Same story different year: April 2016 will see a number of changes made to the law affecting the workplace.

The Health and Safety at Work Act 2015 comes into force on 4 April 2016, and the Employment Standards Bill also proposes a number of changes, which are scheduled to come into force on 1 April 2016.

At a high level, here are the headline points:

  • The Health and Safety in Employment Act 1992 is being replaced with a new Act (the Health and Safety at Work Act 2015) which brings new obligations, new accountabilities and higher penalties;
  • Parental leave is changing, bringing new entitlements and concepts, wider application and increased flexibility;
  • Zero hours contracts will be unlawful, unless contractual and compensatory obligations have been met;
  • New (and significantly higher) penalties and enforcement tools are being introduced for serious breaches of employment standards.

Bottom line:

  • Take a good hard look at health and safety practices and assess, review and improve. It's not just about having the right documentation in place; it's about systems and engagement across the entire workforce. The new law expects 'zero harm' to be a priority in all workplaces and everyone will be responsible and accountable (especially those at the top).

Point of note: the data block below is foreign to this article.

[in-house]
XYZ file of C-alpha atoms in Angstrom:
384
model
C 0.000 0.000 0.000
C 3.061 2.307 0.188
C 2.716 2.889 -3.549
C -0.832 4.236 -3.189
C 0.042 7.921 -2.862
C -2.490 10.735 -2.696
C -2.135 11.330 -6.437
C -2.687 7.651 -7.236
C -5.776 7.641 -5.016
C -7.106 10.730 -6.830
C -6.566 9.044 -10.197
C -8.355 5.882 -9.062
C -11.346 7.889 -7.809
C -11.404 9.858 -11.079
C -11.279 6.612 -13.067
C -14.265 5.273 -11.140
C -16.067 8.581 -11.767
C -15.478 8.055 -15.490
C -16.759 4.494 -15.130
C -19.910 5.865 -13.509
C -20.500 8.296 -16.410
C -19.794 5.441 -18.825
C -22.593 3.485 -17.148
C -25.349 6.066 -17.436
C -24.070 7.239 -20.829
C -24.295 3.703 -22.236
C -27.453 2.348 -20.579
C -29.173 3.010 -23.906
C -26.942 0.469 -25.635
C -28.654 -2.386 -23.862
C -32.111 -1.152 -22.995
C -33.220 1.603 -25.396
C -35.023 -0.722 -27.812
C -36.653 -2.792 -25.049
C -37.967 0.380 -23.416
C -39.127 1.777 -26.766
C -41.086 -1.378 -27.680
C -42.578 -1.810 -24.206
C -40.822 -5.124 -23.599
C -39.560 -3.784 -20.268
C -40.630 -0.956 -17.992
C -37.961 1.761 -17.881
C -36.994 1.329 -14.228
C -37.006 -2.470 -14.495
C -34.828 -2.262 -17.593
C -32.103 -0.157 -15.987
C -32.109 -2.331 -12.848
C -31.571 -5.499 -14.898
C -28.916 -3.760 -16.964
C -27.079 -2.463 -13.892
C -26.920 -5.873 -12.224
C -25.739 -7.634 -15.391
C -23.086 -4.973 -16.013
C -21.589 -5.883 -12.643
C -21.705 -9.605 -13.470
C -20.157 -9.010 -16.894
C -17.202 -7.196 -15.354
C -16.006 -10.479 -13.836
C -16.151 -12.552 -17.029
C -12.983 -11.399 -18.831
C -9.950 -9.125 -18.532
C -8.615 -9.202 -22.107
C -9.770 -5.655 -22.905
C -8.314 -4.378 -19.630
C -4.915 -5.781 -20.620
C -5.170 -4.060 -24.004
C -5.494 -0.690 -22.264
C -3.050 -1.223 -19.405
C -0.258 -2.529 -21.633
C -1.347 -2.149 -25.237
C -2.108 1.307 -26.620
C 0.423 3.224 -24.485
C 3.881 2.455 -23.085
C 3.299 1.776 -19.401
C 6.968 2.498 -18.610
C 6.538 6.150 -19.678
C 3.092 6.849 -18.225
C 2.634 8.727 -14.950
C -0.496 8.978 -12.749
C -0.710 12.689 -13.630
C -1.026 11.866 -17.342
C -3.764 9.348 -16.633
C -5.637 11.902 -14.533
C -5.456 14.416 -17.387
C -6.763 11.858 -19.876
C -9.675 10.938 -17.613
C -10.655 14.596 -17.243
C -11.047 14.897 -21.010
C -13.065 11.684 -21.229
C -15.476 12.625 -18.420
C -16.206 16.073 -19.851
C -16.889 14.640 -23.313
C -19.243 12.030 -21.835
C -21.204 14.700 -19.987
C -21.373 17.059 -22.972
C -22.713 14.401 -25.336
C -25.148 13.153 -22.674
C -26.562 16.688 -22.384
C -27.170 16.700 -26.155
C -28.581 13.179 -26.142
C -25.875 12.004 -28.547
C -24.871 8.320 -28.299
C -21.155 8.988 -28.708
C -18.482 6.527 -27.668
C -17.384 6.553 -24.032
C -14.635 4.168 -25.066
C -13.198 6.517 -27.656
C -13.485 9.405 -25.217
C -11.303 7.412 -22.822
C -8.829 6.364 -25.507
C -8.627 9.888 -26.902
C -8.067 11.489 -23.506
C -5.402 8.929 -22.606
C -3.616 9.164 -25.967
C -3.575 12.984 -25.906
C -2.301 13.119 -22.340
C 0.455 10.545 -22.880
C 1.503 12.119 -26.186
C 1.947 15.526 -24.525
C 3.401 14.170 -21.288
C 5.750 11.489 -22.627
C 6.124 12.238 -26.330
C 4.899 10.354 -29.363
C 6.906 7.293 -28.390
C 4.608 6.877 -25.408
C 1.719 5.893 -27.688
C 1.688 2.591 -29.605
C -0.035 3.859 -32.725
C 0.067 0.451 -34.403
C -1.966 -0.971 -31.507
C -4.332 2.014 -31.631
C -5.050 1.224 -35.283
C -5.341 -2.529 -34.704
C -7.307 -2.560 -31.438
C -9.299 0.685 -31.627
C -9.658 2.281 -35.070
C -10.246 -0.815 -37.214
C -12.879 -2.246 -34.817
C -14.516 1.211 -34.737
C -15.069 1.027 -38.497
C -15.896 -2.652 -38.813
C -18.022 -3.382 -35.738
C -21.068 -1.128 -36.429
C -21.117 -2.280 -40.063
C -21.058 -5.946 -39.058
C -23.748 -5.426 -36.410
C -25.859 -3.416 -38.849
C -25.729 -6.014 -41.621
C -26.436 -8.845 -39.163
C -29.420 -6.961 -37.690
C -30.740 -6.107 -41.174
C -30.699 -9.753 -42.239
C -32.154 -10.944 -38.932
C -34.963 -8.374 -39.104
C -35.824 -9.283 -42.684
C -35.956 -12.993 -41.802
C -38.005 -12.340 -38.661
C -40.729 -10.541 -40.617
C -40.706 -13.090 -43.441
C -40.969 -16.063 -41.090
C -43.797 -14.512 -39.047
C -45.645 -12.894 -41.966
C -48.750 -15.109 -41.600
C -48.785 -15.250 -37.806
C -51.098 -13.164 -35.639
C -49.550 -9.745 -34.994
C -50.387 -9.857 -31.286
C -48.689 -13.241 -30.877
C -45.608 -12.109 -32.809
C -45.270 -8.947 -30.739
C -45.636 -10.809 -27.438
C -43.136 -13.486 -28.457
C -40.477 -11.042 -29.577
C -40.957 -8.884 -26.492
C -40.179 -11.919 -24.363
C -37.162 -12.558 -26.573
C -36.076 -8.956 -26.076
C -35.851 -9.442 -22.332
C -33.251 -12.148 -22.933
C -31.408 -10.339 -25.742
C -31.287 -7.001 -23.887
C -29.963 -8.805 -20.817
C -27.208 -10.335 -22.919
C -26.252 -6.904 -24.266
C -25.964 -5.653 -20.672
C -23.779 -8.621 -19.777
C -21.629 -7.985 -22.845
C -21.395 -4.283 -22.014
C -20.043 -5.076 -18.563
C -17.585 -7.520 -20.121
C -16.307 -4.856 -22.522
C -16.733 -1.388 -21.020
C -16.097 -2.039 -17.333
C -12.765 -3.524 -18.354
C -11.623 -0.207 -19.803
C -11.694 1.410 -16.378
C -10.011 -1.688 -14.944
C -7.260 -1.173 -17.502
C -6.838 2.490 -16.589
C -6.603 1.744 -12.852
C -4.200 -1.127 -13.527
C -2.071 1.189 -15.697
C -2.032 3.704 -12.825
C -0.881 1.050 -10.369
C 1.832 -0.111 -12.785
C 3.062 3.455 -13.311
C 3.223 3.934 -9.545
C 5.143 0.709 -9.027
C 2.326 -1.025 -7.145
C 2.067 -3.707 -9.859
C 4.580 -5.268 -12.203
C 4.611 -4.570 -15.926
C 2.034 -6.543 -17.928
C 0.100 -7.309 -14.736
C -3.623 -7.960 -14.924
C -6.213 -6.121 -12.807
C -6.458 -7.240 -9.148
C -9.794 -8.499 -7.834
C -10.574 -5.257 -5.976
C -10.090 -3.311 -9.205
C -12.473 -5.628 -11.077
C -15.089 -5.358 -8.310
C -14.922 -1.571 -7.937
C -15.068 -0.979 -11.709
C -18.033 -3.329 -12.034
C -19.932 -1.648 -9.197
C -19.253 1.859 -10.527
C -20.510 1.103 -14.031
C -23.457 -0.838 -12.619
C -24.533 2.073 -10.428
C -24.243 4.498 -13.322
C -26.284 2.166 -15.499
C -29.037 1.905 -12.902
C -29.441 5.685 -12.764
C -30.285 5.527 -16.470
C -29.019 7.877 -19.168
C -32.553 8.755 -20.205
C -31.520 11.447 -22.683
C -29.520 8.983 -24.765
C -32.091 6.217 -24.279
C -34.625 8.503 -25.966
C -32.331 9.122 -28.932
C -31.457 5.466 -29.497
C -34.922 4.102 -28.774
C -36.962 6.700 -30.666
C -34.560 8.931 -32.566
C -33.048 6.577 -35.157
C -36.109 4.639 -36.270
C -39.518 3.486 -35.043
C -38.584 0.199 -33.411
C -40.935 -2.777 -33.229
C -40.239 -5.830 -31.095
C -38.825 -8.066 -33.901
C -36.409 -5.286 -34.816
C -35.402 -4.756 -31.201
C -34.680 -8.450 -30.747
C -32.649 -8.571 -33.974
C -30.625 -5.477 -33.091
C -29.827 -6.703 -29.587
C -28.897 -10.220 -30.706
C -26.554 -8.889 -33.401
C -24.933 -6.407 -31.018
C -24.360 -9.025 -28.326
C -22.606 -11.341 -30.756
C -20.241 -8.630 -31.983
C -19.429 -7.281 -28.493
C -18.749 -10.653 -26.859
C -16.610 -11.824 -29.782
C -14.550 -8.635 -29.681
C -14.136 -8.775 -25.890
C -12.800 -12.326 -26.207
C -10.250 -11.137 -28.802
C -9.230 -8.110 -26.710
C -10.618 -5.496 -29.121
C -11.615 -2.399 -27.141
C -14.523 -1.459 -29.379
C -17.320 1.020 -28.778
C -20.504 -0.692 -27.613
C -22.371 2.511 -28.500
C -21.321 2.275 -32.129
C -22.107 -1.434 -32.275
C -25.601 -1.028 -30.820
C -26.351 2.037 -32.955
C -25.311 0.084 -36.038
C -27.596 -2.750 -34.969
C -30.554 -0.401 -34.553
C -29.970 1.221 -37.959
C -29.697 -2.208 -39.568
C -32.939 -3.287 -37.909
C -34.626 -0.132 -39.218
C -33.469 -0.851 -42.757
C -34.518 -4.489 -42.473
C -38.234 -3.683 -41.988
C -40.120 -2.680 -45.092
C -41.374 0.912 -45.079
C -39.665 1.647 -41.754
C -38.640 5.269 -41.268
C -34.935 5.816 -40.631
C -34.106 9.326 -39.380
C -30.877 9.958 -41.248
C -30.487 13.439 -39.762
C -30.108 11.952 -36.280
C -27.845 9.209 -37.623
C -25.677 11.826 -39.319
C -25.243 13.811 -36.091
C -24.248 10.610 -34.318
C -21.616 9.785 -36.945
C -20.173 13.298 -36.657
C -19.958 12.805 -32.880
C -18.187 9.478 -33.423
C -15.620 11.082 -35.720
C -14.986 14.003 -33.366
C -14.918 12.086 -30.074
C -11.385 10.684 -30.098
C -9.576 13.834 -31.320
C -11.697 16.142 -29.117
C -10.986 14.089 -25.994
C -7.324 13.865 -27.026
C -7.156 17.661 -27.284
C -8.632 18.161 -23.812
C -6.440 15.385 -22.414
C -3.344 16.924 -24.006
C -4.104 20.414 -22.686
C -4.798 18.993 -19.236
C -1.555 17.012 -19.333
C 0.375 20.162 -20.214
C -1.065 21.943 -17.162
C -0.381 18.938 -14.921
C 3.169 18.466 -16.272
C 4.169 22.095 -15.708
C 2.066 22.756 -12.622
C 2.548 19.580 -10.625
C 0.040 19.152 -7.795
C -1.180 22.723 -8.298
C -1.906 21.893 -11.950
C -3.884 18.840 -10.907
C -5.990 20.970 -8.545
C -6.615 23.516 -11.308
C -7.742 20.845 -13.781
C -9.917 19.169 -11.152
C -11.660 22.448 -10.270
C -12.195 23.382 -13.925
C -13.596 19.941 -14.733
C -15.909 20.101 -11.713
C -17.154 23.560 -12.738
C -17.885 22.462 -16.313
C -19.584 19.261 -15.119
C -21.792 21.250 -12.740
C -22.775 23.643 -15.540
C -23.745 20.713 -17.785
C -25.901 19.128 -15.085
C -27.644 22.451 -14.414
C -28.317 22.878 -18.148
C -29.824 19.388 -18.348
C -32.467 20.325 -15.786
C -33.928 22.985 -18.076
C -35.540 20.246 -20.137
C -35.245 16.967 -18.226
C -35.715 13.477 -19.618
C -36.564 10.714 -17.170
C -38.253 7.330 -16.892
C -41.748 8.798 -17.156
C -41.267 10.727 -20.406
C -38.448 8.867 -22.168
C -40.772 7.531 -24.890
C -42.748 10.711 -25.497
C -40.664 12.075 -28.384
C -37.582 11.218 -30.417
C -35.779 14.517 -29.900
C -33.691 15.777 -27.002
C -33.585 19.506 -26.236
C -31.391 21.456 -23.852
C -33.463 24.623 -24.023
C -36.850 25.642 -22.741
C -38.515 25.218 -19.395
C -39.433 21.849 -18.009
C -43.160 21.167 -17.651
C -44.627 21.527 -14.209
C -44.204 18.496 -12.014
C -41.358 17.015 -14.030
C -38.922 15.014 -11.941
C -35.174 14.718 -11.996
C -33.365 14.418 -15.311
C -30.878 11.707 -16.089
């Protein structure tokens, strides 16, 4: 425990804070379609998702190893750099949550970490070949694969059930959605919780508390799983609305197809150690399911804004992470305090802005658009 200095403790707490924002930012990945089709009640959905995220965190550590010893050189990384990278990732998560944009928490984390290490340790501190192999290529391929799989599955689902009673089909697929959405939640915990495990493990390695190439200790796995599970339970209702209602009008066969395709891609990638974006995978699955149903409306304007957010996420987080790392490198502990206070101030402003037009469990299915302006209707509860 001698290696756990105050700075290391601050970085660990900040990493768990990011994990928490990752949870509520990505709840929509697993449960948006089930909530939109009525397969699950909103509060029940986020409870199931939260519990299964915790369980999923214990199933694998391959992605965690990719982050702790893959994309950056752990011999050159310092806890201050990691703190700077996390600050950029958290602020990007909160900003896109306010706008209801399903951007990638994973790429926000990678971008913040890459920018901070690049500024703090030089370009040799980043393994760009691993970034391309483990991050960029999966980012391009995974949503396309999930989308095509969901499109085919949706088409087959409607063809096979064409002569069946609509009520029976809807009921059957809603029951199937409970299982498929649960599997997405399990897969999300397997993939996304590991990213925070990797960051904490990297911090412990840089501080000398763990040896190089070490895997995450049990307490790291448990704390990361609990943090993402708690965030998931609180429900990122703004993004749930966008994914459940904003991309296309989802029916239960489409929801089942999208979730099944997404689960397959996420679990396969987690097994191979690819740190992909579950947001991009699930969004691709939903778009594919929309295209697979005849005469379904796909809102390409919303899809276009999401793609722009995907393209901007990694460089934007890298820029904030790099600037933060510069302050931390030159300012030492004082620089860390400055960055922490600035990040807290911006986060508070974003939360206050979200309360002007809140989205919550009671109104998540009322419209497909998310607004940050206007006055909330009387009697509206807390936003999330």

• Parental leave policies will need to be amended. You will also need to know about the new entitlements and concepts, such as "negotiated carer leave" and "keeping in touch days".
  • Zero hours practices will need to be reviewed and agreements amended. If you use these arrangements, you will need to ensure agreements and practices comply with the requirements set out in the legislation.
  • Wage and time record keeping practices may need to be reviewed and in many cases changed. The Bill requires employers to keep wage and time records for all employees (including salaried employees) identifying the number of hours worked on each day in the pay period and the pay received for those hours. That said, following the select committee review of the Bill, this obligation has been 'softened' to enable employers to demonstrate compliance if the employee works his/her "usual hours" and those hours and pay are recorded in the:
    • wages and time records; or
    • the employment agreement, or
    • a roster or any other record used.

In defining "usual hours" the select committee also made clear that this will include "reasonable additional hours worked" in accordance with the employment agreement.

The content of this article is intended to provide a general guide to the subject matter. Specialist advice should be sought about your specific circumstances.